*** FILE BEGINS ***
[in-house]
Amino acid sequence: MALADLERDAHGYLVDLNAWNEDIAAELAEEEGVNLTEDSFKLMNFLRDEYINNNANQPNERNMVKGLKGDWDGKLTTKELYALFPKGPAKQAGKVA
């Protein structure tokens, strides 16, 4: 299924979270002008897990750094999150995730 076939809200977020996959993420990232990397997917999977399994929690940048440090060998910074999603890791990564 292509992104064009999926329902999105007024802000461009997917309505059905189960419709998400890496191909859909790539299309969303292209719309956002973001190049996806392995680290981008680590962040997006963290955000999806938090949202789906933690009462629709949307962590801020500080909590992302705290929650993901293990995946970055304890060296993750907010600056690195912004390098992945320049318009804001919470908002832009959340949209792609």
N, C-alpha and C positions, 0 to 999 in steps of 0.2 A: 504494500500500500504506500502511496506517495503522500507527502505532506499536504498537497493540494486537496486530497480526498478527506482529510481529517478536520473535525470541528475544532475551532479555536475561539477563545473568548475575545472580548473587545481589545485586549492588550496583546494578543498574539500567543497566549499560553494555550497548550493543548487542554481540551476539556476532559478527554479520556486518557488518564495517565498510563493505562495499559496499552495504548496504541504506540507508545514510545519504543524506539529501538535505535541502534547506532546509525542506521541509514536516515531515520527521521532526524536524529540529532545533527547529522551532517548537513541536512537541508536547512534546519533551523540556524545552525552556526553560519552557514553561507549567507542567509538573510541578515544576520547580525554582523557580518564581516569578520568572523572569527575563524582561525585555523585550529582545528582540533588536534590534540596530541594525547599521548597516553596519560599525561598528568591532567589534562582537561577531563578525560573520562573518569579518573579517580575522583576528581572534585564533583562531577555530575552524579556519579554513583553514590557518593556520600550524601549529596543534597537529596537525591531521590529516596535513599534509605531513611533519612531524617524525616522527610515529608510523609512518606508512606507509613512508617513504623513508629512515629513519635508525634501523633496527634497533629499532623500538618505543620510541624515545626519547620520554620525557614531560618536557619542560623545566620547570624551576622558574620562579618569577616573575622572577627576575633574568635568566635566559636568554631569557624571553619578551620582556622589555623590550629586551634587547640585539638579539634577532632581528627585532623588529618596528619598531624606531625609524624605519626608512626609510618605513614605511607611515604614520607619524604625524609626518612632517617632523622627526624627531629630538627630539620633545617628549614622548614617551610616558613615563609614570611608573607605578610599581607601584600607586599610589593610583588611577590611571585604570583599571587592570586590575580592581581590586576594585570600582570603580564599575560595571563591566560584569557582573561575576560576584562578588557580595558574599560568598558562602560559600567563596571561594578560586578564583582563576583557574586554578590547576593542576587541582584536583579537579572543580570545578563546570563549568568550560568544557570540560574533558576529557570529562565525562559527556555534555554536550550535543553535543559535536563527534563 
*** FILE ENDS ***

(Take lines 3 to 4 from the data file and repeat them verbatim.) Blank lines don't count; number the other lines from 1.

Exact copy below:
């Protein structure tokens, strides 16, 4: 299924979270002008897990750094999150995730 076939809200977020996959993420990232990397997917999977399994929690940048440090060998910074999603890791990564 292509992104064009999926329902999105007024802000461009997917309505059905189960419709998400890496191909859909790539299309969303292209719309956002973001190049996806392995680290981008680590962040997006963290955000999806938090949202789906933690009462629709949307962590801020500080909590992302705290929650993901293990995946970055304890060296993750907010600056690195912004390098992945320049318009804001919470908002832009959340949209792609």
N, C-alpha and C positions, 0 to 999 in steps of 0.2 A: 504494500500500500504506500502511496506517495503522500507527502505532506499536504498537497493540494486537496486530497480526498478527506482529510481529517478536520473535525470541528475544532475551532479555536475561539477563545473568548475575545472580548473587545481589545485586549492588550496583546494578543498574539500567543497566549499560553494555550497548550493543548487542554481540551476539556476532559478527554479520556486518557488518564495517565498510563493505562495499559496499552495504548496504541504506540507508545514510545519504543524506539529501538535505535541502534547506532546509525542506521541509514536516515531515520527521521532526524536524529540529532545533527547529522551532517548537513541536512537541508536547512534546519533551523540556524545552525552556526553560519552557514553561507549567507542567509538573510541578515544576520547580525554582523557580518564581516569578520568572523572569527575563524582561525585555523585550529582545528582540533588536534590534540596530541594525547599521548597516553596519560599525561598528568591532567589534562582537561577531563578525560573520562573518569579518573579517580575522583576528581572534585564533583562531577555530575552524579556519579554513583553514590557518593556520600550524601549529596543534597537529596537525591531521590529516596535513599534509605531513611533519612531524617524525616522527610515529608510523609512518606508512606507509613512508617513504623513508629512515629513519635508525634501523633496527634497533629499532623500538618505543620510541624515545626519547620520554620525557614531560618536557619542560623545566620547570624551576622558574620562579618569577616573575622572577627576575633574568635568566635566559636568554631569557624571553619578551620582556622589555623590550629586551634587547640585539638579539634577532632581528627585532623588529618596528619598531624606531625609524624605519626608512626609510618605513614605511607611515604614520607619524604625524609626518612632517617632523622627526624627531629630538627630539620633545617628549614622548614617551610616558613615563609614570611608573607605578610599581607601584600607586599610589593610583588611577590611571585604570583599571587592570586590575580592581581590586576594585570600582570603580564599575560595571563591566560584569557582573561575576560576584562578588557580595558574599560568598558562602560559600567563596571561594578560586578564583582563576583557574586554578590547576593542576587541582584536583579537579572543580570545578563546570563549568568550560568544557570540560574533558576529557570529562565525562559527556555534555554536550550535543553535543559535536563527534563 